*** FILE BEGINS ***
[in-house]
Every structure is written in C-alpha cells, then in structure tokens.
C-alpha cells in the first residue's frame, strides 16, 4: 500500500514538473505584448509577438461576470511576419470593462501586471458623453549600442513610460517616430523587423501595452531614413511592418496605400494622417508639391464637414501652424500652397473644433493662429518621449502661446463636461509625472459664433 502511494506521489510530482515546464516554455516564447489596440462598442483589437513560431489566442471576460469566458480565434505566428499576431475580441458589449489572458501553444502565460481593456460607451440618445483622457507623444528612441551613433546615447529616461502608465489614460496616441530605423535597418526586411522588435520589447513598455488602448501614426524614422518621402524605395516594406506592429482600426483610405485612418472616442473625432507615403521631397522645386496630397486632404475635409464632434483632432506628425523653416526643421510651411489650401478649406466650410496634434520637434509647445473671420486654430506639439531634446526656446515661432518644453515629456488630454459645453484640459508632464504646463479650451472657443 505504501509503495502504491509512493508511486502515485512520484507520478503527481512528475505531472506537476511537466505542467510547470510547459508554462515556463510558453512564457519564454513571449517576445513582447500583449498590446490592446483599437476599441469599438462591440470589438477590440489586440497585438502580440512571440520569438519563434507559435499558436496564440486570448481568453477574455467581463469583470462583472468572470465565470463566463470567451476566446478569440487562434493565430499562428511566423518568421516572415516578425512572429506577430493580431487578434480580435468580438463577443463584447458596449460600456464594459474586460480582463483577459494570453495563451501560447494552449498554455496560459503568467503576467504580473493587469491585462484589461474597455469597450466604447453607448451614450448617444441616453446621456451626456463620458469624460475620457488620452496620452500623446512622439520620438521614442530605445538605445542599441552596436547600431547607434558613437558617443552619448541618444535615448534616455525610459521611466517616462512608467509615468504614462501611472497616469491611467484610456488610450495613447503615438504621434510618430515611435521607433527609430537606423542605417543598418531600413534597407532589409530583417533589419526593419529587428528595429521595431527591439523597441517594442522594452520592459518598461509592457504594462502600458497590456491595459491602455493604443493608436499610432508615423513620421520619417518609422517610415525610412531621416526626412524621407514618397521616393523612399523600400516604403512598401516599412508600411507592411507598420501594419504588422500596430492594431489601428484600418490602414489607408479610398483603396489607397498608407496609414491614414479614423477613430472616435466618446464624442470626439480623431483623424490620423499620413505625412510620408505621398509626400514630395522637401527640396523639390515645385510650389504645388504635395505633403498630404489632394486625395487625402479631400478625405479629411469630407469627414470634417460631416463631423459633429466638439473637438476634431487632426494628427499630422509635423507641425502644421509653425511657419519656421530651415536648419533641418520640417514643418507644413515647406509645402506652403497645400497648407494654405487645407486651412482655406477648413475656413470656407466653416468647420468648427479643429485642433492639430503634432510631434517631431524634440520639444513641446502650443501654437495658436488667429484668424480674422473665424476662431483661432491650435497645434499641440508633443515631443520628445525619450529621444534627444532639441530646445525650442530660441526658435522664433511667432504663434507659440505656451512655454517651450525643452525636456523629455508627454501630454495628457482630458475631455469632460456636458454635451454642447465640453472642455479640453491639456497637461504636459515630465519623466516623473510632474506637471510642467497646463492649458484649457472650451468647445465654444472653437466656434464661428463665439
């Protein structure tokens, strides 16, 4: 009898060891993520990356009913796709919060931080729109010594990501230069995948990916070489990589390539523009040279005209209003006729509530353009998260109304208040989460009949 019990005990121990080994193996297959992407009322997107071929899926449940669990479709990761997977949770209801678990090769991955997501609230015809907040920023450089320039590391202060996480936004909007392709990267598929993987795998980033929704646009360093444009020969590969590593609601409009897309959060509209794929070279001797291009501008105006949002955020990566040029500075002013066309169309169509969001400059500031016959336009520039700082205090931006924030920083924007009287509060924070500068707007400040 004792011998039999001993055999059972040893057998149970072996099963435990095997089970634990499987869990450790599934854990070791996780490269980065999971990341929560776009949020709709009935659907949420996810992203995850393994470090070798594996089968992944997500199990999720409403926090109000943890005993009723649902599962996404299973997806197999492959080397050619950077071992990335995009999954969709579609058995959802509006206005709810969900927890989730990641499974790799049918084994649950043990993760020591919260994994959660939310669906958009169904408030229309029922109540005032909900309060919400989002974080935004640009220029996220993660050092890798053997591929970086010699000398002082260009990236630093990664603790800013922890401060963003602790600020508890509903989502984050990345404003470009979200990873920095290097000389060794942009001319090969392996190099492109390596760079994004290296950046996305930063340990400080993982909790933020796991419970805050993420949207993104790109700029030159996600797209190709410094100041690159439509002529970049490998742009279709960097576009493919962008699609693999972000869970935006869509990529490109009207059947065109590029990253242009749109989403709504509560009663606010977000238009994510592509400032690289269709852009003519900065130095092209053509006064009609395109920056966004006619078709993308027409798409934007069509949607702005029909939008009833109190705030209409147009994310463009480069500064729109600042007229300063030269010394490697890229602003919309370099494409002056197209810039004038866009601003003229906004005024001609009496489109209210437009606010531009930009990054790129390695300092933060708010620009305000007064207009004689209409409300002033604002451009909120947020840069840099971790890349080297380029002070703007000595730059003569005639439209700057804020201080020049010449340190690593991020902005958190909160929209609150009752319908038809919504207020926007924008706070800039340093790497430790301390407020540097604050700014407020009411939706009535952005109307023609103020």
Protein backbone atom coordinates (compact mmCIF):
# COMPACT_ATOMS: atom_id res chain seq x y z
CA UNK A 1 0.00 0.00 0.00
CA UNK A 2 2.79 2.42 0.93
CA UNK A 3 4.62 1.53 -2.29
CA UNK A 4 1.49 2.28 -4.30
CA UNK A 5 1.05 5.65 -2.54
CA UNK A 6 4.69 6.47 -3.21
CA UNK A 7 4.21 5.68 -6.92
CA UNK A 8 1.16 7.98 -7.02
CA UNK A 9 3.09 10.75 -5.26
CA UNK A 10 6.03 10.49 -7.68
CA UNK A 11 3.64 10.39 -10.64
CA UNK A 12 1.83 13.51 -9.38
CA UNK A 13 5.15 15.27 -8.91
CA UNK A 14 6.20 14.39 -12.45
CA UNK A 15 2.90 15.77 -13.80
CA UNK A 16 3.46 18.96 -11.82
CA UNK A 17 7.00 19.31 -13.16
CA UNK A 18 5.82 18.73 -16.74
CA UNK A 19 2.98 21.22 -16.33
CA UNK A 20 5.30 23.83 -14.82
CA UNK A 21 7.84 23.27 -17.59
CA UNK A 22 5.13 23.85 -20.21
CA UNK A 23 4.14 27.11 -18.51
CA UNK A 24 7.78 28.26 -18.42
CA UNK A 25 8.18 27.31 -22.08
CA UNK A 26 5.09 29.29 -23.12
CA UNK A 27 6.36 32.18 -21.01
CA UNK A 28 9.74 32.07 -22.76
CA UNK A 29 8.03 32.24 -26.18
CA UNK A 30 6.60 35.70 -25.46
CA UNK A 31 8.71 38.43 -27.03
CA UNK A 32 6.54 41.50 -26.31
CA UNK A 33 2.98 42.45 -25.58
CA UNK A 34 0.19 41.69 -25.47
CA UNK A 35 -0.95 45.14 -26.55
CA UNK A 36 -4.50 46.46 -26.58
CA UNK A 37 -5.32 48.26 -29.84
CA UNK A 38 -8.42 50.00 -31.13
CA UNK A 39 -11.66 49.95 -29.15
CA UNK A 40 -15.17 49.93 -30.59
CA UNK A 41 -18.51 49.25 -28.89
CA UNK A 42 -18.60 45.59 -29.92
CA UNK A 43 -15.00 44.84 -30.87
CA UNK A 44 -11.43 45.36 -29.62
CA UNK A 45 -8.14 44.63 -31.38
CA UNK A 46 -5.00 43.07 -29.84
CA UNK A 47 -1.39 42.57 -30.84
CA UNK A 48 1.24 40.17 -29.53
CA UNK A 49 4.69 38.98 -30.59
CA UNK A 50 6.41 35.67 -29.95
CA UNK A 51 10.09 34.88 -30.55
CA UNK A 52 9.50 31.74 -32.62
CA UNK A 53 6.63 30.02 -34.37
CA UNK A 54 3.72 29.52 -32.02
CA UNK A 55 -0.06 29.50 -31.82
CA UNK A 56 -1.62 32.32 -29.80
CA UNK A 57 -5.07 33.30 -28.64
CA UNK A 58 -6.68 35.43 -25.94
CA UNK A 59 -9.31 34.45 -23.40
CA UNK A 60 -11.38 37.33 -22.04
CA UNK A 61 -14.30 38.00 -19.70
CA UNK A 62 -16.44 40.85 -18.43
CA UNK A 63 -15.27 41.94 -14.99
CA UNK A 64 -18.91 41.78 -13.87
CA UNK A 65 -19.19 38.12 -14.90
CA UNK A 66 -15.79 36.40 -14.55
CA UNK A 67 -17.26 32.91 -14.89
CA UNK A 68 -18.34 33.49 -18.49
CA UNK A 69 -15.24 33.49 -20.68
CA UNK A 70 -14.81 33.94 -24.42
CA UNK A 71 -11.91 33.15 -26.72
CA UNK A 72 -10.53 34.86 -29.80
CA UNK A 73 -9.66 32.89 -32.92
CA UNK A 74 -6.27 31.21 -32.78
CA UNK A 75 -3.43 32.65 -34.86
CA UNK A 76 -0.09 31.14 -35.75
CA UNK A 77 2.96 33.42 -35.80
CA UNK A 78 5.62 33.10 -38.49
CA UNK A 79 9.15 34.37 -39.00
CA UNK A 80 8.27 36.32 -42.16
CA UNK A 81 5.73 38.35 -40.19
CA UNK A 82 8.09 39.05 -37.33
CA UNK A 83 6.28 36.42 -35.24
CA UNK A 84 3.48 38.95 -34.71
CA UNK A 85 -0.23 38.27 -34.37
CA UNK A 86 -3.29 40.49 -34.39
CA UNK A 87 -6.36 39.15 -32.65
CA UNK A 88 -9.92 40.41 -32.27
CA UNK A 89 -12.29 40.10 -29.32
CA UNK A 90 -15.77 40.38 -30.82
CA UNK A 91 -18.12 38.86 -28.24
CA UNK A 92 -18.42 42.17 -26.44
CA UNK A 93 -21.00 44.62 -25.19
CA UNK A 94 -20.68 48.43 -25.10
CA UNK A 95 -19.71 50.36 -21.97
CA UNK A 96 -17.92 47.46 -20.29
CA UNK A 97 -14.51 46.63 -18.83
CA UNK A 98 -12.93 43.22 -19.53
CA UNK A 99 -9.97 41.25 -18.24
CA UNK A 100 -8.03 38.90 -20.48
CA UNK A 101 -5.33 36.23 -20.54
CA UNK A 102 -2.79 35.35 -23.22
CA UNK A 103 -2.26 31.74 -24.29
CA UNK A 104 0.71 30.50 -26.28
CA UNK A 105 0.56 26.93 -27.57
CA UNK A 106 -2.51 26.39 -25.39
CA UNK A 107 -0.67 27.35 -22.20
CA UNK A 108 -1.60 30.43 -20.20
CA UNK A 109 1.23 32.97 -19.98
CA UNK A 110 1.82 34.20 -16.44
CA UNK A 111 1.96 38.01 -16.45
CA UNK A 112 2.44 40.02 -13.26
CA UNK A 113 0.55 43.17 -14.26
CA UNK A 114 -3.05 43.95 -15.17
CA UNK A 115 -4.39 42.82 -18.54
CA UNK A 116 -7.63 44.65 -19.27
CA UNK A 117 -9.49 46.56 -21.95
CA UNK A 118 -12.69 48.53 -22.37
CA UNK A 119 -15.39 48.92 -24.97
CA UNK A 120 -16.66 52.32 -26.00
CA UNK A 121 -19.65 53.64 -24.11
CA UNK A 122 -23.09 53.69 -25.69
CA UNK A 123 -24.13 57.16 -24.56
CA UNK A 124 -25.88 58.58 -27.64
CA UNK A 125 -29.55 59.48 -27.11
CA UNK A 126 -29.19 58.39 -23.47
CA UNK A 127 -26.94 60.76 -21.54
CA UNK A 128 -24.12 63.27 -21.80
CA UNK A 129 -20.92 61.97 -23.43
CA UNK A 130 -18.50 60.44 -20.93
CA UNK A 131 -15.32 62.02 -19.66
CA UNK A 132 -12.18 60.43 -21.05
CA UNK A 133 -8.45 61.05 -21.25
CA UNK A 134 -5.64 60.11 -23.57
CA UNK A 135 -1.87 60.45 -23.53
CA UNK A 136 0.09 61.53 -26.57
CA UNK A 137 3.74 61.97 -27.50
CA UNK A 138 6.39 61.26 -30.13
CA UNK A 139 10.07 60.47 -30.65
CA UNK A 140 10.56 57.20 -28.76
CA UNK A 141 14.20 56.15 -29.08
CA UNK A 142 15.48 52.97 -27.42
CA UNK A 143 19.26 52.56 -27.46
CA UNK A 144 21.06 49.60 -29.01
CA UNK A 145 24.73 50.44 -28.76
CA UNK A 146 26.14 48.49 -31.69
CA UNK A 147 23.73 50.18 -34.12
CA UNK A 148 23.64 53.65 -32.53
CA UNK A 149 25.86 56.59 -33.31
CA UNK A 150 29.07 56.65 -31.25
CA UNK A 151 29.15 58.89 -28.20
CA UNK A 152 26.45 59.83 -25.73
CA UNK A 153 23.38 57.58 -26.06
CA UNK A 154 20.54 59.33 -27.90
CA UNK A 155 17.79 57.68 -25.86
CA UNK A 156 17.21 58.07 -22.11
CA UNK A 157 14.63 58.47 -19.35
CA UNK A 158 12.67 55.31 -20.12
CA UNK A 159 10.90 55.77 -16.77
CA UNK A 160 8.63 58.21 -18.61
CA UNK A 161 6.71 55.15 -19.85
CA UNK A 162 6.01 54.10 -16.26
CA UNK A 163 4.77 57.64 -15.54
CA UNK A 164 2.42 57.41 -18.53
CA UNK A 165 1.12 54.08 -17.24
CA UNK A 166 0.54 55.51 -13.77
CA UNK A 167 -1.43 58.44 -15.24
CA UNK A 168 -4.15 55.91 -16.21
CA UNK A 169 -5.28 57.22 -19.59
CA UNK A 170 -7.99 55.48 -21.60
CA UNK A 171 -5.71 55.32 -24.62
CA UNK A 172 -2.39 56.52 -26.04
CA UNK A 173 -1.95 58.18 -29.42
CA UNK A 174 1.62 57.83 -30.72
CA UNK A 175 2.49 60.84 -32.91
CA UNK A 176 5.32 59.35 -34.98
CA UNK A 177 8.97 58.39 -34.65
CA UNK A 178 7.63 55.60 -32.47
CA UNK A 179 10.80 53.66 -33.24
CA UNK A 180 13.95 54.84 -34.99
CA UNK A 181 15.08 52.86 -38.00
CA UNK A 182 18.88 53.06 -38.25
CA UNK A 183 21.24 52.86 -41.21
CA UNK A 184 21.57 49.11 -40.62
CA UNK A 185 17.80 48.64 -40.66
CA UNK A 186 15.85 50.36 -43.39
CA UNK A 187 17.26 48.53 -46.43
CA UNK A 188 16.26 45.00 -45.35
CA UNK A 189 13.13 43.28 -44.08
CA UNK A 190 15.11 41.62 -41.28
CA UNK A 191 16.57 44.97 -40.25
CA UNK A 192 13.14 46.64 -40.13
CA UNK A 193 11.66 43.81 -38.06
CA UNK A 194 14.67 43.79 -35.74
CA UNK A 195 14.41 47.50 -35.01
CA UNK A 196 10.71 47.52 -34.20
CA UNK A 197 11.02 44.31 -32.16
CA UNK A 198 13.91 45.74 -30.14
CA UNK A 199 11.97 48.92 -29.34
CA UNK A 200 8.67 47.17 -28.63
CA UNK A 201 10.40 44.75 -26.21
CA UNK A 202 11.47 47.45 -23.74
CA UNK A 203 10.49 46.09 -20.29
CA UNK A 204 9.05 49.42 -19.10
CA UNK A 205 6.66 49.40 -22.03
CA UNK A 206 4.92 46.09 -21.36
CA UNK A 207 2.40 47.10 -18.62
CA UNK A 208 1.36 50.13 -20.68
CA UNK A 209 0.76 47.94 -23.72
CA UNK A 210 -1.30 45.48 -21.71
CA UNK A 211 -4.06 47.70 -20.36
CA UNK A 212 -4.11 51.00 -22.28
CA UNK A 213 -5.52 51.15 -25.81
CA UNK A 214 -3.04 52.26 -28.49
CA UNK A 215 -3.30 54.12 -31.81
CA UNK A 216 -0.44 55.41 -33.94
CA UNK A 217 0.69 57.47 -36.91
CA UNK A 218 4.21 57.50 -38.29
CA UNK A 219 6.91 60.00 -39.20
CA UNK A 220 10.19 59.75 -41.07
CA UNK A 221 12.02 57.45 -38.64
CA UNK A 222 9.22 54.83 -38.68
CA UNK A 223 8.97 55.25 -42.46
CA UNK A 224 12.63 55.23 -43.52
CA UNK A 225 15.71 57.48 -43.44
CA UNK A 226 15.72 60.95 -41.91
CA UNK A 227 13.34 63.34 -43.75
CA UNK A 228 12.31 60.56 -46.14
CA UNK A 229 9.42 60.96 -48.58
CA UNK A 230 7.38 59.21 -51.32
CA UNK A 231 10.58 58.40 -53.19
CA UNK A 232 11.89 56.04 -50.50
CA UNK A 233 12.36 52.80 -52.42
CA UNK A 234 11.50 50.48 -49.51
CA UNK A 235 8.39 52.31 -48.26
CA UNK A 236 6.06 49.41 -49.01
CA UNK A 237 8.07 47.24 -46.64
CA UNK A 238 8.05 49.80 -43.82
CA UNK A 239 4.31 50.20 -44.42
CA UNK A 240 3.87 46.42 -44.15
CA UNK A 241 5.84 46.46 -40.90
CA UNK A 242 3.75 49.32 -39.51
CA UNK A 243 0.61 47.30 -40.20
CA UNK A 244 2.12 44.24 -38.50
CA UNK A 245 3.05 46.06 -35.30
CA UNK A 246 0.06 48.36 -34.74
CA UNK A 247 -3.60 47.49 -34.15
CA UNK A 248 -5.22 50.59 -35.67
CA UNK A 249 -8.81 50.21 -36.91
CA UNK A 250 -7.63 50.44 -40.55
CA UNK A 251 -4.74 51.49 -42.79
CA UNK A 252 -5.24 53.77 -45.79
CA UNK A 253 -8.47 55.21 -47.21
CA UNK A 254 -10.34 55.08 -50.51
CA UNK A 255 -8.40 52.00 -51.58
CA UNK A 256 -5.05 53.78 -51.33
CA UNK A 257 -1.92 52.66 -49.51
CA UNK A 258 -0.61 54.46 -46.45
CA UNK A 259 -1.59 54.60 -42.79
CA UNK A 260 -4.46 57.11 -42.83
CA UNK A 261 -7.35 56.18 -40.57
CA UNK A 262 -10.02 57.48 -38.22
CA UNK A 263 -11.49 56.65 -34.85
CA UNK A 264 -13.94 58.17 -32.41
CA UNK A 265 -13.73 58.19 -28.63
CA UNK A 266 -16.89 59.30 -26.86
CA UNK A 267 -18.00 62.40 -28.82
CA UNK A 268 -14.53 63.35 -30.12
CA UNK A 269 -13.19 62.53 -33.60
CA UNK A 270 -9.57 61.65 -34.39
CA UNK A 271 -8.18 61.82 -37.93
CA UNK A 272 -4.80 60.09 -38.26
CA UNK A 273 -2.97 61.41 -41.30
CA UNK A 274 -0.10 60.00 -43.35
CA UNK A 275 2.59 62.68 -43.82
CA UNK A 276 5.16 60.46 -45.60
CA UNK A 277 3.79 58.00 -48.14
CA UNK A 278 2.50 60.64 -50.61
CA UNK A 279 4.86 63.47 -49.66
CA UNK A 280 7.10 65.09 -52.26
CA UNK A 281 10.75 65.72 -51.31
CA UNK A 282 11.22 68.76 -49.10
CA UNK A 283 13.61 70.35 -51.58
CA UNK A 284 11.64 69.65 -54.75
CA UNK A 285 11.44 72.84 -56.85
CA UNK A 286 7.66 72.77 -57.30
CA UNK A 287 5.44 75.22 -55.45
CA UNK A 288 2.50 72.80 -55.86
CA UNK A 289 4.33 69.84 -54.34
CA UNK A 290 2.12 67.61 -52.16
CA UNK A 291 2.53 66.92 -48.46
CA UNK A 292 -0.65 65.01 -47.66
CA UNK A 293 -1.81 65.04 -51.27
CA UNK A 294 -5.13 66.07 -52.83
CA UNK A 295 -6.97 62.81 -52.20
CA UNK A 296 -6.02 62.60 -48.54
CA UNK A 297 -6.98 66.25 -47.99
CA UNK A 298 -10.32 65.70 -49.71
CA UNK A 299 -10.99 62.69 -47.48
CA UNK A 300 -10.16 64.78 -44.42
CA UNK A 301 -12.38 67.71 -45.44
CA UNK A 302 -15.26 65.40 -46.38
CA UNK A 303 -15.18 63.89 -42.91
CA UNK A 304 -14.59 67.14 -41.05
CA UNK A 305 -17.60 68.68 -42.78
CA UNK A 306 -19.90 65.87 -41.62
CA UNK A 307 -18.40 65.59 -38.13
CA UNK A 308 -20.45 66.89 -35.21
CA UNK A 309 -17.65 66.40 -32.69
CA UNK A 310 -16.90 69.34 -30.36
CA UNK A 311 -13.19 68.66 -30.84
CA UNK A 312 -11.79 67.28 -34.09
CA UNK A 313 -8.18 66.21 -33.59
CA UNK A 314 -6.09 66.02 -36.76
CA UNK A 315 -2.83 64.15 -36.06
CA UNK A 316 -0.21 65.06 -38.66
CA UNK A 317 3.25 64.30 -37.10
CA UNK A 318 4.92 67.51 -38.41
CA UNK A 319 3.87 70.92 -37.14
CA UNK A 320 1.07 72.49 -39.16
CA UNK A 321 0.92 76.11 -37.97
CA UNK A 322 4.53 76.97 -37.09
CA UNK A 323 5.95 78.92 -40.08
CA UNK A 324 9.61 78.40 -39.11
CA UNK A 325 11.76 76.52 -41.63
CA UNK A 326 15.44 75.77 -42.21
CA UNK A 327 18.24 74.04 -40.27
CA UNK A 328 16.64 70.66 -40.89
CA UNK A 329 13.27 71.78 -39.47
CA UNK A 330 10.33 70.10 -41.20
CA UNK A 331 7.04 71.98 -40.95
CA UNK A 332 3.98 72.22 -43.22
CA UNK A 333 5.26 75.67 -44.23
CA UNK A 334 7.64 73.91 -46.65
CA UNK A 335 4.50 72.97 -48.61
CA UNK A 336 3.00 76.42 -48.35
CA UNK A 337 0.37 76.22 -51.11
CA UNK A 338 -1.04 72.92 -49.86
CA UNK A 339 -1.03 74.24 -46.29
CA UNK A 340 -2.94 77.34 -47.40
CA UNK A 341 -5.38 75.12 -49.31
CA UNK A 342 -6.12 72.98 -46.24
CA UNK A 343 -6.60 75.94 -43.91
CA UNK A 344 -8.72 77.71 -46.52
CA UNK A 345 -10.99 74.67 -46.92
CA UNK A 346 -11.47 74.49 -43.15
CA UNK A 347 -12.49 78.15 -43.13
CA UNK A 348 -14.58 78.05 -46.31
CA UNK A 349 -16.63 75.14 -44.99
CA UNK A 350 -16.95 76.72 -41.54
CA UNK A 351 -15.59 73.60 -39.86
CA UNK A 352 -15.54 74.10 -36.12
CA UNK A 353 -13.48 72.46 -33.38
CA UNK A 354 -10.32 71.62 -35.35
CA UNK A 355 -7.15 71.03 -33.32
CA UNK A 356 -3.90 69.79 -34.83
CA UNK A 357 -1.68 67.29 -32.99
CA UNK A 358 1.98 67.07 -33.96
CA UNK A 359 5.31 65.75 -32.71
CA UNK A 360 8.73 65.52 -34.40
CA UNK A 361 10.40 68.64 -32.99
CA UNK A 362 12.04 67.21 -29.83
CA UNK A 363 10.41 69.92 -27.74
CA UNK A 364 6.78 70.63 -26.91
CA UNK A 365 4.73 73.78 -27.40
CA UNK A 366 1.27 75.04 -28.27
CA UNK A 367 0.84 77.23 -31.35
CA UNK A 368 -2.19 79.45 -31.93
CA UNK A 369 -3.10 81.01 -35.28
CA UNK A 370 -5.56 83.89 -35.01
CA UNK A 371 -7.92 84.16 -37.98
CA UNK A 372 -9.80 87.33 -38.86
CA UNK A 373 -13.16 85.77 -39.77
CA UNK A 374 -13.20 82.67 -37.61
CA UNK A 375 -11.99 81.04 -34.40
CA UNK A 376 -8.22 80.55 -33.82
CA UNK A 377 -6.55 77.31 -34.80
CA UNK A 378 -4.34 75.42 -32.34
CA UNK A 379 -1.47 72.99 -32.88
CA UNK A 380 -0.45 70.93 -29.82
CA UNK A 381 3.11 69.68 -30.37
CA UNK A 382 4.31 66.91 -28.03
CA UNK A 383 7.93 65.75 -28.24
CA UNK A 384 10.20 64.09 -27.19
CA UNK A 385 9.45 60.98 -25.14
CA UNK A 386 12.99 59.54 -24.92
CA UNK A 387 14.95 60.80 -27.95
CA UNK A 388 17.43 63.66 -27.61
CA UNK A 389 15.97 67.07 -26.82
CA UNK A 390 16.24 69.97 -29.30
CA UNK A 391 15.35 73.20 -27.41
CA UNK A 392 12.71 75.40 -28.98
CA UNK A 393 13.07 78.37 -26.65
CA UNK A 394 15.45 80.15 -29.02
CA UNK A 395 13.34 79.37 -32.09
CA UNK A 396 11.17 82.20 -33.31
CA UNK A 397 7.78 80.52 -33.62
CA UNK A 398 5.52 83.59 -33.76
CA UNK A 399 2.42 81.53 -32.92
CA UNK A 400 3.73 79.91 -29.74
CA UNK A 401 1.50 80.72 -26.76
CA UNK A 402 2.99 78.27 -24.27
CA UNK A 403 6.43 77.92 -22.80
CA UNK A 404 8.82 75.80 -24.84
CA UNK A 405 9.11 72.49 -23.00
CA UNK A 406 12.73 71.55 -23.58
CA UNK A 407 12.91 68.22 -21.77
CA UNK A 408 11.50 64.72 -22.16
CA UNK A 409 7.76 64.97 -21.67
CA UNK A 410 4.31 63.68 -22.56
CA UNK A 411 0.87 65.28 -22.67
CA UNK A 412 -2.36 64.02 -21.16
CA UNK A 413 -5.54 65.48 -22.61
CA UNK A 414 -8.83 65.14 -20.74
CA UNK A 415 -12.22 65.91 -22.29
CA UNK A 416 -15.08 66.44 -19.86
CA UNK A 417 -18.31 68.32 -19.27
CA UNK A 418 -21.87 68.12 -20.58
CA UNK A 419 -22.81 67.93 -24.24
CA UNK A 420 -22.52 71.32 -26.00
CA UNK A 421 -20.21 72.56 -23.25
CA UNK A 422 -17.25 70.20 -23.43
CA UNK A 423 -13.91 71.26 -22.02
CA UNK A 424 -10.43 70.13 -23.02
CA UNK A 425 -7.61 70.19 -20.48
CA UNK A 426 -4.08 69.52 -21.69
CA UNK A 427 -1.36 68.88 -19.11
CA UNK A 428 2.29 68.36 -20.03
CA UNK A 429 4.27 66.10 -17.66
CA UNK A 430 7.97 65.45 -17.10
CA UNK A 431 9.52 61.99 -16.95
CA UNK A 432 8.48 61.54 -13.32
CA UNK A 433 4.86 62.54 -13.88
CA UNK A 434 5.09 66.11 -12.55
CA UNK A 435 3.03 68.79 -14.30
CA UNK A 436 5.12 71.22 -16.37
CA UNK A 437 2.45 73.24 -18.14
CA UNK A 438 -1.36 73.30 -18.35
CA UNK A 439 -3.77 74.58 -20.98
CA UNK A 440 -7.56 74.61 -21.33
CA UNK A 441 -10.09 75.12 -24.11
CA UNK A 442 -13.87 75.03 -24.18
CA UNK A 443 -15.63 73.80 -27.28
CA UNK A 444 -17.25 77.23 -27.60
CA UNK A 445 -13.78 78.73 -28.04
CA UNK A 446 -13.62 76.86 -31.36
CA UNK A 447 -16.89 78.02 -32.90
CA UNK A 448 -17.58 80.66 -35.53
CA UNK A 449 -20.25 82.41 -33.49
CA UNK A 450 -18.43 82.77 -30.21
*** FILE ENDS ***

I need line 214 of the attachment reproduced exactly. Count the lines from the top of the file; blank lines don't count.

CA UNK A 208 1.36 50.13 -20.68